With this in mind, SJW has taken a thorough asset management approach to evaluate the most significant threats against all critical assets. More than 850 threat-asset pairs were evaluated under a data-intensive effort, resulting in over 2,500 risk calculations that were prioritized and logged in a risk register. This systematic evaluation set the foundation for future risk mitigation through the implementation of capital projects; changes in operational procedures or maintenance practices; or revisions to agreements or contracts with outside agencies that would serve in critical capacities during large-scale emergencies.

Long-Term Sustainability Projections

Utilities cannot be near-sighted. Their current decisions and investments must enable long-term, sustainable success in delivering reliable service. Unfortunately, near-sightedness has been far too prevalent in the industry, with water utilities throughout the United States now up against waves of infrastructure failure in the coming years and decades. 

The American Society of Civil Engineers gave the nation’s water infrastructure a C- grade, owing to the deteriorating condition of assets nearing the end of their useful lives. In response, SJW has developed numerous asset management plans that not only evaluate the current condition of assets and immediate needs, but also include 100-year risk and capital investment forecasts to uncover future waves and dips in infrastructure investment needs. This type of visibility is invaluable. It not only sheds light on the long-term impact of near-term decisions, but also provides SJW with the opportunity to make incremental operational or financial adjustments to ensure long-term reliability.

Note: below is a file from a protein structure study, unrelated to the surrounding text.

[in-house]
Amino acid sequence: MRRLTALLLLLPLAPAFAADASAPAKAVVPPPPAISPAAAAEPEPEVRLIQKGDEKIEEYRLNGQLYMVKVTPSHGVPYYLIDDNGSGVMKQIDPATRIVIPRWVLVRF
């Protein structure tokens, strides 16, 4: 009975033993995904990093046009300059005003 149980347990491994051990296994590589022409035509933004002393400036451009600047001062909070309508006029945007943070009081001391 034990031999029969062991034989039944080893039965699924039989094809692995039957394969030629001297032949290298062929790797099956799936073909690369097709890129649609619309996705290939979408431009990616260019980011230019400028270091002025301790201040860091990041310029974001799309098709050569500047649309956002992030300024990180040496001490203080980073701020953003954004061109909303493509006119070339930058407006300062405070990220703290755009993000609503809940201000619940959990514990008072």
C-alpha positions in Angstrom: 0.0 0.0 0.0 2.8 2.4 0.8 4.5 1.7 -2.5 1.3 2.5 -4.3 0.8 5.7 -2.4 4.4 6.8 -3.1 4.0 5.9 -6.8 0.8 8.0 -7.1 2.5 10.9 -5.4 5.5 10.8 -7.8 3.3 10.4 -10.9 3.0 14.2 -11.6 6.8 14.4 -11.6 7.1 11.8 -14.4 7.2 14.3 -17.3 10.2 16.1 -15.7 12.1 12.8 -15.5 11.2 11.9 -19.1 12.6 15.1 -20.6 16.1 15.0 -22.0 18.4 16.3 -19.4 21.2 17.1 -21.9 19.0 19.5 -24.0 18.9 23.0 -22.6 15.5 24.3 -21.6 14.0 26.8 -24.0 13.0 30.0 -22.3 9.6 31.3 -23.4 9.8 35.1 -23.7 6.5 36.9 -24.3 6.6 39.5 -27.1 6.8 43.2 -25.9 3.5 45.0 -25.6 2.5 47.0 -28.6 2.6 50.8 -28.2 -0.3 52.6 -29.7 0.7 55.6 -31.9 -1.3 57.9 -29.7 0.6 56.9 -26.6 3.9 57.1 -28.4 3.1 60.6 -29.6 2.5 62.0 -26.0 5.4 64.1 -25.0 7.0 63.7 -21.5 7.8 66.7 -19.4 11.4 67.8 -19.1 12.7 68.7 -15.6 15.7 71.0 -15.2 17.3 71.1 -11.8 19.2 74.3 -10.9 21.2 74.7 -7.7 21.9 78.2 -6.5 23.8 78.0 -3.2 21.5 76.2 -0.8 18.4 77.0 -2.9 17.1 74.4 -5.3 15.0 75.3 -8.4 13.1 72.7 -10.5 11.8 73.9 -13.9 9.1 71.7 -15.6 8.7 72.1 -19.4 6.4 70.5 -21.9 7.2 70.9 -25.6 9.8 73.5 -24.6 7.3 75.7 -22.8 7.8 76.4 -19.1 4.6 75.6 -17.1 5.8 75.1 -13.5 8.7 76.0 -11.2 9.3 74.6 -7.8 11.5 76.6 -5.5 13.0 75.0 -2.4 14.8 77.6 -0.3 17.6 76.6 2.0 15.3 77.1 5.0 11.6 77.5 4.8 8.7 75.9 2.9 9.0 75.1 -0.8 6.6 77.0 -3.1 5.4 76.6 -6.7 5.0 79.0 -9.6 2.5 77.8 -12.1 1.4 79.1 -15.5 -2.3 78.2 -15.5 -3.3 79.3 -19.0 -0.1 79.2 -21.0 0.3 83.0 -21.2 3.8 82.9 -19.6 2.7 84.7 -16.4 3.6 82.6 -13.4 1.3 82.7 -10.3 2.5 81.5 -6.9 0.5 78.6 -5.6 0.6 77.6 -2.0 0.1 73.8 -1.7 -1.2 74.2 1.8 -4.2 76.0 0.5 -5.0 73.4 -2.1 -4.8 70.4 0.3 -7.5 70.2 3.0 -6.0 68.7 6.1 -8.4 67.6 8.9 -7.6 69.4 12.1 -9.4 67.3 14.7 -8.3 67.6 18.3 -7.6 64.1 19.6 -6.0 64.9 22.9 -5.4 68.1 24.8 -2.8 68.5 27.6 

Back to Your Water Service

How do you know if your water service is sustainable and reliable? And, how much should reliable water service cost? The beauty of asset management is that it is specifically designed to answer these fundamental questions. Instead of leaving these critical issues unanswered, water utilities must take a stand and commit to integrating asset management into the heart of their business operations.


Andy Yang, P.E., CRL, PMP, is director of asset management at San Jose Water Company. He is a licensed Professional Engineer, a Certified Reliability Leader, and holds a B.S. from U.C. Berkeley and an M.S. from Stanford University. He has led the development of SJW’s Asset Management Program and co-chairs multiple local chapters of professional asset management associations.